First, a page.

Venius (or Van Veen), Otho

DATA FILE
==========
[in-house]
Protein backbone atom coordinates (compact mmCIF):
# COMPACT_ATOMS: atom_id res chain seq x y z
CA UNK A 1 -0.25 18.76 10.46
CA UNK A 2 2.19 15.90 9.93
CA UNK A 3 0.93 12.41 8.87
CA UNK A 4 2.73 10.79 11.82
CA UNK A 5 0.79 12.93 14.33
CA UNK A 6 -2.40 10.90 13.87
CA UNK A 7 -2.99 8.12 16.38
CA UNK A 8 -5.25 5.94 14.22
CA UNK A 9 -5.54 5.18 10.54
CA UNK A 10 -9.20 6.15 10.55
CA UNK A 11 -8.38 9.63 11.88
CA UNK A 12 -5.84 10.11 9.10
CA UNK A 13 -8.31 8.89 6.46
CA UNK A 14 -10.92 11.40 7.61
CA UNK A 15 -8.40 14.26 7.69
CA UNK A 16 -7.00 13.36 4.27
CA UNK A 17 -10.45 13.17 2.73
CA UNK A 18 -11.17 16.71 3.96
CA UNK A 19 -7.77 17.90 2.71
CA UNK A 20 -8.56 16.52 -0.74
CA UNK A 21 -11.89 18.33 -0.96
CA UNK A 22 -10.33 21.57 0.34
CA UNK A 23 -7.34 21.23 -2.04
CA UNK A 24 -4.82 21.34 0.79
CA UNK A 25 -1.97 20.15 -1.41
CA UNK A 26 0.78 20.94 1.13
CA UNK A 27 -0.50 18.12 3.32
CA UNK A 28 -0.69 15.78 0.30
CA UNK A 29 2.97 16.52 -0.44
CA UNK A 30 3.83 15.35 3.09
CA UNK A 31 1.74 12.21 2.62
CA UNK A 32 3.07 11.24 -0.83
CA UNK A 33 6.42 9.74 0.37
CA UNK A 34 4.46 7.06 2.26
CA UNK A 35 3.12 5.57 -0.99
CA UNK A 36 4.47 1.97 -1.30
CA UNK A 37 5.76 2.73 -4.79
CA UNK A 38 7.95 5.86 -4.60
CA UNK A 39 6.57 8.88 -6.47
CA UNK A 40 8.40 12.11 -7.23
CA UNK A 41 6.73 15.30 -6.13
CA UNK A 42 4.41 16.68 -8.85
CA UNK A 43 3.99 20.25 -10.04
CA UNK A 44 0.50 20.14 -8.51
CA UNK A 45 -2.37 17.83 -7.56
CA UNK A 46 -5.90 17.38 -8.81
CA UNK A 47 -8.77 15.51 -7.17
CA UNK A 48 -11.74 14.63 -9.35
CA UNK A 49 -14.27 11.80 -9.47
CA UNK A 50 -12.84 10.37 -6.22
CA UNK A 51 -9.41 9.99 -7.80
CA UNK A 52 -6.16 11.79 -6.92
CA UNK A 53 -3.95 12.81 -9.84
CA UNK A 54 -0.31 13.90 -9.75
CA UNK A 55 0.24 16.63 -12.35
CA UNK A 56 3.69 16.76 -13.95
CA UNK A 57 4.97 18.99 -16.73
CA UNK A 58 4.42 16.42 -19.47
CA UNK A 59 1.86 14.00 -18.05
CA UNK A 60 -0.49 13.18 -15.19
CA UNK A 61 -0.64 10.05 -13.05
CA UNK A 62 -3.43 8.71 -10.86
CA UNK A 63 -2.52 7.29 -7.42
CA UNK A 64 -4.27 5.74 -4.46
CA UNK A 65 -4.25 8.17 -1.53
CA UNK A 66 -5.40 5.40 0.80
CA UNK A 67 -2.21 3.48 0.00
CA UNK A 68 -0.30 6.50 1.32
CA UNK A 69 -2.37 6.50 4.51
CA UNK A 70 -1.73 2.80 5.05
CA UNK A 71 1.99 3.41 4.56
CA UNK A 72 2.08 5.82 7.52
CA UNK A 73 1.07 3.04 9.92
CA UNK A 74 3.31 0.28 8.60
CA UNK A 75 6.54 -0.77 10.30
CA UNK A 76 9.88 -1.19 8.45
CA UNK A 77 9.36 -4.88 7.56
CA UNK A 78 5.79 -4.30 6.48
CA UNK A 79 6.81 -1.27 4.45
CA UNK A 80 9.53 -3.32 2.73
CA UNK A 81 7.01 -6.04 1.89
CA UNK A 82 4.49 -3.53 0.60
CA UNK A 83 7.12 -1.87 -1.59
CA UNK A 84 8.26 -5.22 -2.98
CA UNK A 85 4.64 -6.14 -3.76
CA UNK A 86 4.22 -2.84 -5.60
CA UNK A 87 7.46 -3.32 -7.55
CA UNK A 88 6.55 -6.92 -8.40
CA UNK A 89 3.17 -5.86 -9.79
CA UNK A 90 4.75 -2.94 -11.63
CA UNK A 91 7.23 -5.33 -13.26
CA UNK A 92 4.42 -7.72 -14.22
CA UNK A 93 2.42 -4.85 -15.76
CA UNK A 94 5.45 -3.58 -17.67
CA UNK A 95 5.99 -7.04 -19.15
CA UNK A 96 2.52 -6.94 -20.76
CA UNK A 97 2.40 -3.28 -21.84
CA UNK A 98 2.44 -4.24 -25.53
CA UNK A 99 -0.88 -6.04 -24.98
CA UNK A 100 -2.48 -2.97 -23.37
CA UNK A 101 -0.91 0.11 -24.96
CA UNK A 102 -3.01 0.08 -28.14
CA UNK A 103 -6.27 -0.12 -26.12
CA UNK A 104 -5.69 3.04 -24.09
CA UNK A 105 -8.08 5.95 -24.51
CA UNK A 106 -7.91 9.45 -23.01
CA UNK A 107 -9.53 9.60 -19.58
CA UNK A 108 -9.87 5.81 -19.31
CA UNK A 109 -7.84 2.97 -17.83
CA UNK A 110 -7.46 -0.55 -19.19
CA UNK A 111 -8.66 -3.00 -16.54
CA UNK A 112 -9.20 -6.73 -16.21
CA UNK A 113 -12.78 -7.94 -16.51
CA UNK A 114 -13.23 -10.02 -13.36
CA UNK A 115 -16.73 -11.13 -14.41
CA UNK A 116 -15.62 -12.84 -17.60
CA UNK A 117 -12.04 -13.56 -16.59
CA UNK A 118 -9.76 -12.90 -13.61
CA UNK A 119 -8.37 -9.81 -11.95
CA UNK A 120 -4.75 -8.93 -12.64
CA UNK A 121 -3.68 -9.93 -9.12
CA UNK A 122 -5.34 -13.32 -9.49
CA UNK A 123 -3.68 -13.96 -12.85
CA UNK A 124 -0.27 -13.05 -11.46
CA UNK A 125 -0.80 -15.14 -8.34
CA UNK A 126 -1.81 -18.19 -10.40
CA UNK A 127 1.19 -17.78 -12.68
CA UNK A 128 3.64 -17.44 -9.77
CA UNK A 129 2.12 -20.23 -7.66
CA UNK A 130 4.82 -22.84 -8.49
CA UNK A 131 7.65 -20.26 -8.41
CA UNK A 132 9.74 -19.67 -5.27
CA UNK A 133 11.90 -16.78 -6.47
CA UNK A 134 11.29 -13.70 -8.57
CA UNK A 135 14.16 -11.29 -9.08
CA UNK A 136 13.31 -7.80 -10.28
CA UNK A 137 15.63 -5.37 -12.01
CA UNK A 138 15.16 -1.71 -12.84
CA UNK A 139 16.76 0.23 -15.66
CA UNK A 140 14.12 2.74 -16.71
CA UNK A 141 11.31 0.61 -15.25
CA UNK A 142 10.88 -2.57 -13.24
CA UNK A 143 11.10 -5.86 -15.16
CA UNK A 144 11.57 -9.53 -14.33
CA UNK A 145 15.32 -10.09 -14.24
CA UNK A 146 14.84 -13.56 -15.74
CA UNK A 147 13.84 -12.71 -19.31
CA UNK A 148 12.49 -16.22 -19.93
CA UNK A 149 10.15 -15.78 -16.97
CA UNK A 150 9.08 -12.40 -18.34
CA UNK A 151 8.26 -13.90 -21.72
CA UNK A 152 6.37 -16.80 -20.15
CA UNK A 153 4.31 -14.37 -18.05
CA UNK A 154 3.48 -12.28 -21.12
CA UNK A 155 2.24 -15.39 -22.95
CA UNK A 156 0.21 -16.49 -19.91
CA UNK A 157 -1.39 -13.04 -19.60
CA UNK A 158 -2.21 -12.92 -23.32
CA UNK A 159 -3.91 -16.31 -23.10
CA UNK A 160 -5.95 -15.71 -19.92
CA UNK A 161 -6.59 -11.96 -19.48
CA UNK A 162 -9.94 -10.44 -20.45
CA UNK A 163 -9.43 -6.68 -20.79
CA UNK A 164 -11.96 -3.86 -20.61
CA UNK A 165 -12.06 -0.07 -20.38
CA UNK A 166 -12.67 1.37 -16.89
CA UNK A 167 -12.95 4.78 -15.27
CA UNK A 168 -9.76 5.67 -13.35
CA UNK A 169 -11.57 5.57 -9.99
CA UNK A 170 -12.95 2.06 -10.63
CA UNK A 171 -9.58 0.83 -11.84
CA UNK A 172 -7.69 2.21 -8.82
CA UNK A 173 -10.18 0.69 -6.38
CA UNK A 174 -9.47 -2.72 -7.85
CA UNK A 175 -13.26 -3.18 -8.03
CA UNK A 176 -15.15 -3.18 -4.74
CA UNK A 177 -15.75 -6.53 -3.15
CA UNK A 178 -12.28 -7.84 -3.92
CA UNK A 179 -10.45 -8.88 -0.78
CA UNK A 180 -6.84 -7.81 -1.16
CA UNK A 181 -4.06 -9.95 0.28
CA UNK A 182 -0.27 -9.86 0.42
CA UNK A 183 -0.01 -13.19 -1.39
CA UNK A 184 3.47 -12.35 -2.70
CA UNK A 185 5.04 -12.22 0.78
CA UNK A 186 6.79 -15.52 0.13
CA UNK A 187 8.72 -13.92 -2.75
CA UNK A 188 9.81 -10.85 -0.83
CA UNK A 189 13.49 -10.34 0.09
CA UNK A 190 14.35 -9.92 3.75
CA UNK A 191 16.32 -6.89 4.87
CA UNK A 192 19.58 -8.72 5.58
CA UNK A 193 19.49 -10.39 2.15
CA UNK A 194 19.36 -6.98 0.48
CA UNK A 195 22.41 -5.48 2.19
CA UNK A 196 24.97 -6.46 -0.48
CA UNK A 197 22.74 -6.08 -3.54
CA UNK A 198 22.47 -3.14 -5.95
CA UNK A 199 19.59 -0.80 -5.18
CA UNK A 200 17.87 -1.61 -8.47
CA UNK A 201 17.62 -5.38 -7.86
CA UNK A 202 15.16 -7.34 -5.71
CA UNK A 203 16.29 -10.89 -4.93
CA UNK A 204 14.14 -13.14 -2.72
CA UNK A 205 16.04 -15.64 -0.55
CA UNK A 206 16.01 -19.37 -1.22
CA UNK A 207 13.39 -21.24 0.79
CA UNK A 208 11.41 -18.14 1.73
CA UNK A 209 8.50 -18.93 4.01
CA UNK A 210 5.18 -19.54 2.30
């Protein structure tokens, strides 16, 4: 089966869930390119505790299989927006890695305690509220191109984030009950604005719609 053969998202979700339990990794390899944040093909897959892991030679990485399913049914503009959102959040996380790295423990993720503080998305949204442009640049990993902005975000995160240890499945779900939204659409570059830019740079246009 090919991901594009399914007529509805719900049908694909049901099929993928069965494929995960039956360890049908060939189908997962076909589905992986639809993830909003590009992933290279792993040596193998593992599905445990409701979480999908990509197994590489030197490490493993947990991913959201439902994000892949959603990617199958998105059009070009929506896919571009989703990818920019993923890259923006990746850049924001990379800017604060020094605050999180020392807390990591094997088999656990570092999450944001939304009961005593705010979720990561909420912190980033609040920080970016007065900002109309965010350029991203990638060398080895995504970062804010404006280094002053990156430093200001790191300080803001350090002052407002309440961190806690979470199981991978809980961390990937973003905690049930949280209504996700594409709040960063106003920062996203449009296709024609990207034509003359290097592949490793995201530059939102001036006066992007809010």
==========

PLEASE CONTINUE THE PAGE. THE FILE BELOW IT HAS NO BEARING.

Venius (or Van Veen), Otho an eminent Dutch painter, was born at Leyden in 1556. He received a classical education, and was instructed in design by Isaac Nicholas, and in painting by Jodocus Van Winghen. On account of the civil wars, he retired to Liege, and, through the influence of cardinal Grosbeck, he went to Rome, where he entered the school of Federigo Zuccaro, at the same time studying diligently the works of the masters. He remained several years in Italy, and then set out for home. He stopped on the way at Vienna in the service of the emperor, and at Munich and Cologne, where he executed several works for the duke of Bavaria. On his arrival at Brussels, he entered: into the service of Alessandro Farnese, prince of Parma, at that time governor of the Netherlands. He painted the portrait of the prince and several historical works, which established his reputation as one of the foremost artists of his time. After the death of Farnese, he went to Antwerp, where he was employed to execute some works for the churches and public edifices, and opened an academy in which he had the honor of instructing Rubens. He afterwards went to Brussels in the service of the archduke Albert, where he remained until his death, in 1634. Among his most important paintings are the Last Supper, in the Cathedral of Antwerp the Marriage of St. Catherine, in the Church of the Capuchins at Brussels: — the Resurrection of Lazarus, at Ghent: — and the Adoration of the Magi, at Bruges. He was also distinguished in literature. He published, among others, the War of the Batavians, from Tacitus: Horace's Emblems, with Observations: — Life of Thomas Aquinas: — and Emblems of Love, Divine and Profane. See Spooner, Biog. Hist. of the Fine Arts, s.v.

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